I had always wanted something from home tattooed on my body—even as a child I never felt like I would end up living at home and it was important to me that I would never forget where I came from. My upbringing in Brunei as a South East Asian Chinese person was intermingled with Singaporean and Malaysian elements from my parents, and it always brought me so much pride. Whether it was the lion dances on the street during Chinese New Year or tucking into freshly made Hainanese Chicken Rice on a Sunday morning, my heart was always full and nourished.
With these memories in mind, the uncertainty of when I would be able to experience these things again felt like a loss that I wasn’t quite ready to face. So, I got a tattoo instead—of my mum’s home country’s national flower. Of Malaysia’s Bunga Raya; of memories of cultural pride.
It felt like home.
– Siang Jin Law
My jewellery and tattoo represent my dynamic and unfinished journey in finding my culture. Yes, I’m Indian and my instinct was to write about the symbolism and significance of body art in India. However, I also left India at the age of three and I don’t resonate with the ideas of jewellery symbolising wealth, status, bravery, and beauty. Instead, I’ve been thinking about how culture isn’t static and we don’t have to embrace every or any aspect of it, or represent what we don’t resonate with. Does that make me less Indian? I don’t think so.
Rather, acts of culture are infused by my personal interpretation: I wear first and second lobe piercings and a cartilage earring, and each one came at a different time in my life, contributing to the larger cultural narrative that I’m still writing. I got my first lobe piercings when I was one month old (when I asked my mum if it was a cultural process or necessity, she replied, “No, no—nothing fancy like that”). My seconds were pierced as a challenge for a residential hall event—reminding me of my strength, of the last four years making me into who I am now. My moonstone ring was bought when I was soul searching and needed balance, and my necklace was a gift from a dear friend which reminds me that we are all connected. My tattoo was also born out of my love, my femininity, my beliefs—it is an unfinished body, an unfinished writing of culture.
– Zenia Vasaiwalla
I’ve always had long fingers: my mother has been calling them ‘pianist’s fingers’ since I was little. She used to tell me that the three brown freckles near my knuckles—one on my left side, two on my right—meant that I was destined to work with my hands (she’s still holding out for the day that I realise I want to be a surgeon, but something tells me that I’m going to be writing for the rest of my life).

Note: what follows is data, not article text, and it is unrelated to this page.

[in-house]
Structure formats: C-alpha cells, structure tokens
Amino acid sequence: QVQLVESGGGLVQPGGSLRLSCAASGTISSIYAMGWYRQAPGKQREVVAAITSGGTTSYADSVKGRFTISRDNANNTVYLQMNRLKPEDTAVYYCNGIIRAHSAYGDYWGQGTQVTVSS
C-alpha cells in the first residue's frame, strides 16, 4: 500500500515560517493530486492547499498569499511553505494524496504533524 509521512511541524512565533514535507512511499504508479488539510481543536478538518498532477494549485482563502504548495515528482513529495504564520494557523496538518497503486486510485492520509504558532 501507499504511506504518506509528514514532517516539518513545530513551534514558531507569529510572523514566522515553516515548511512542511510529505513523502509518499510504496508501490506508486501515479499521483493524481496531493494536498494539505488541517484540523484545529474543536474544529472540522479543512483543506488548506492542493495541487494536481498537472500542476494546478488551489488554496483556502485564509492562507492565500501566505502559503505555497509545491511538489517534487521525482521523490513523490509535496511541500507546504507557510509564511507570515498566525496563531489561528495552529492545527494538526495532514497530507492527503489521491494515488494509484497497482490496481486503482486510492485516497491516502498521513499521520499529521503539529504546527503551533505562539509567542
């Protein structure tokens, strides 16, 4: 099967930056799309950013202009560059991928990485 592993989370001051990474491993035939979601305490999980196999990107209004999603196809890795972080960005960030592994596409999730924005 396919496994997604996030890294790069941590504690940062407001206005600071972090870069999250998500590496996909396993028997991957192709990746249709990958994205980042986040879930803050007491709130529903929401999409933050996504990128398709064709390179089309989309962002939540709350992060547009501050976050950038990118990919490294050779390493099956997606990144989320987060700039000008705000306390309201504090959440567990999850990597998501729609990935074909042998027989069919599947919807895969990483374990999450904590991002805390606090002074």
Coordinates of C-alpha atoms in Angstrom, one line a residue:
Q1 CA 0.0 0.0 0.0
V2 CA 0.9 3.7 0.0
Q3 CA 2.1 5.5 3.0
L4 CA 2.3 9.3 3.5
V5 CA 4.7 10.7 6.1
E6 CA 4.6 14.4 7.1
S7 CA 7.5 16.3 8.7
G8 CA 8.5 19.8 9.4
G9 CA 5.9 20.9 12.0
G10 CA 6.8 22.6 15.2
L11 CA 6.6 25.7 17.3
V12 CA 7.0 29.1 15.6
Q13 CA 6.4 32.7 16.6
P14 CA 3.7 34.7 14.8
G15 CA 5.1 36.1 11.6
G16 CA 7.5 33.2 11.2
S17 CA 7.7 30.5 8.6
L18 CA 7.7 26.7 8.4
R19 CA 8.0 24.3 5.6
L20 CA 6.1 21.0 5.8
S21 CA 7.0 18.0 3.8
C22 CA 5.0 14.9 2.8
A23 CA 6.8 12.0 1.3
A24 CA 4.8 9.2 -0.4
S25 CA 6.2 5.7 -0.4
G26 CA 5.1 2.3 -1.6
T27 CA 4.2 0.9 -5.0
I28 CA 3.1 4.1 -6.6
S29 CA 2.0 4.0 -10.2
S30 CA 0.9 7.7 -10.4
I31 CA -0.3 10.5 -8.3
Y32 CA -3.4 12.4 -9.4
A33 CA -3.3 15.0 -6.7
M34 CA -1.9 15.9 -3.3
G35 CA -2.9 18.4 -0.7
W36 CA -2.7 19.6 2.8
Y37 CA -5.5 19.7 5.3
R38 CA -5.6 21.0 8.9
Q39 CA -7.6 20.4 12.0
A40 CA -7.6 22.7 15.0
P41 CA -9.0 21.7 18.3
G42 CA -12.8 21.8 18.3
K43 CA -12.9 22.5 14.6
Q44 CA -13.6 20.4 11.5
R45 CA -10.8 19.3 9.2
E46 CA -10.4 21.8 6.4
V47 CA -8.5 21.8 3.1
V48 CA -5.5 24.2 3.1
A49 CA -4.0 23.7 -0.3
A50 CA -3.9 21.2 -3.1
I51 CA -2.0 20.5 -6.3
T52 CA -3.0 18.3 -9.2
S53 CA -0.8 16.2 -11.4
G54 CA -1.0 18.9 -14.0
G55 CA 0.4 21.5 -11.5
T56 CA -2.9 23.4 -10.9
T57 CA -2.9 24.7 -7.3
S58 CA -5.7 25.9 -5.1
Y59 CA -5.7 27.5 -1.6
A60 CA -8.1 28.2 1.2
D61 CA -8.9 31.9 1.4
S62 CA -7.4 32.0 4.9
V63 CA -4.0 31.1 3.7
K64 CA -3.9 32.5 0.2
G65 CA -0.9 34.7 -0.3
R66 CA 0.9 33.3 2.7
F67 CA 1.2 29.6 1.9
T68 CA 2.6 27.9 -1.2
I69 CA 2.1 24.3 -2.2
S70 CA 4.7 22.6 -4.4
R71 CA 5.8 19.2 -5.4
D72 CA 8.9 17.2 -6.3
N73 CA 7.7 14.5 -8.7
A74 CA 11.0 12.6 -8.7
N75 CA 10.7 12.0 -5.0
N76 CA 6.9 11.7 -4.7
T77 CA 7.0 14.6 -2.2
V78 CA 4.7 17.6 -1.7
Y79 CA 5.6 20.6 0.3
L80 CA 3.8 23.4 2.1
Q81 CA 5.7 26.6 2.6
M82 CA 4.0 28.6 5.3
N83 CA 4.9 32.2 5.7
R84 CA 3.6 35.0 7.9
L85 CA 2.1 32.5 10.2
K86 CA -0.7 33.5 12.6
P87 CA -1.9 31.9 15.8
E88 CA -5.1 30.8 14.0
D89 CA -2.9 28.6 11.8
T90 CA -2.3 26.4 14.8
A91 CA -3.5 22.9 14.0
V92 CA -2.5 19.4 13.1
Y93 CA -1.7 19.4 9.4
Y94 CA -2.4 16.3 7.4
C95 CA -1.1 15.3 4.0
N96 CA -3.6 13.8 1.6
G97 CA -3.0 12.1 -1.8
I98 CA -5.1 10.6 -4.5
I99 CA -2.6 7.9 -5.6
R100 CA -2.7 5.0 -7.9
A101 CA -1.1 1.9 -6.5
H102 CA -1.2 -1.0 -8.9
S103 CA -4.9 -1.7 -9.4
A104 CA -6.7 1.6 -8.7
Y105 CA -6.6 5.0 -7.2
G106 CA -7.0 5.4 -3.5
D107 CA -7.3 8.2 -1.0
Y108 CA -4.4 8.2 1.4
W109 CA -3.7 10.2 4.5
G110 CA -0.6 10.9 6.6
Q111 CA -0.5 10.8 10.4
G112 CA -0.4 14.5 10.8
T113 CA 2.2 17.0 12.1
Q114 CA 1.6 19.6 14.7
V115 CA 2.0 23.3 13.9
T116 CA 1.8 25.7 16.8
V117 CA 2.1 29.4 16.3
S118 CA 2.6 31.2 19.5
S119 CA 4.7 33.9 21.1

I don’t know much about destiny, but I think it’s only fitting that nowadays, I usually express my cultural identity through my rings. My track record with jewellery has never been particularly impressive: I like the idea of arming myself so intensely with silver and gold that it may as well be chainmail, but I rarely used to have enough patience to get through an entire day while being worn down by metal baggage. I wouldn’t be able to tell you why these rings are different. Perhaps it’s because they were both made in my homeland. Perhaps it’s because they whisper stories against my skin—both my family’s and my own.
The plain gold was given to me as a gift when I was 11: I hadn’t been to Malaysia in eight years, and was still reacquainting myself with my extended family as much as I was with the constant embrace of the country’s sweltering coastal heat. Both felt like beautiful strangers to me, and I was afraid that I’d been away far too long to really fit in—but the middle point between contemporary and traditional design in the ring’s geometric shapes and leaf weaves sent me on my way to accepting that I didn’t need to grow up there in order to belong there.
The citrine piece is a little newer, but much older; just as my mother gave it to me for my 21st birthday, it had been handcrafted by a goldsmith for her own 21st birthday. Now more than ever, I know that I’m lucky to own a piece of home; that I can use these reminders of my heritage to present myself as a mass of cultural forces.
– Cinnamone Winchester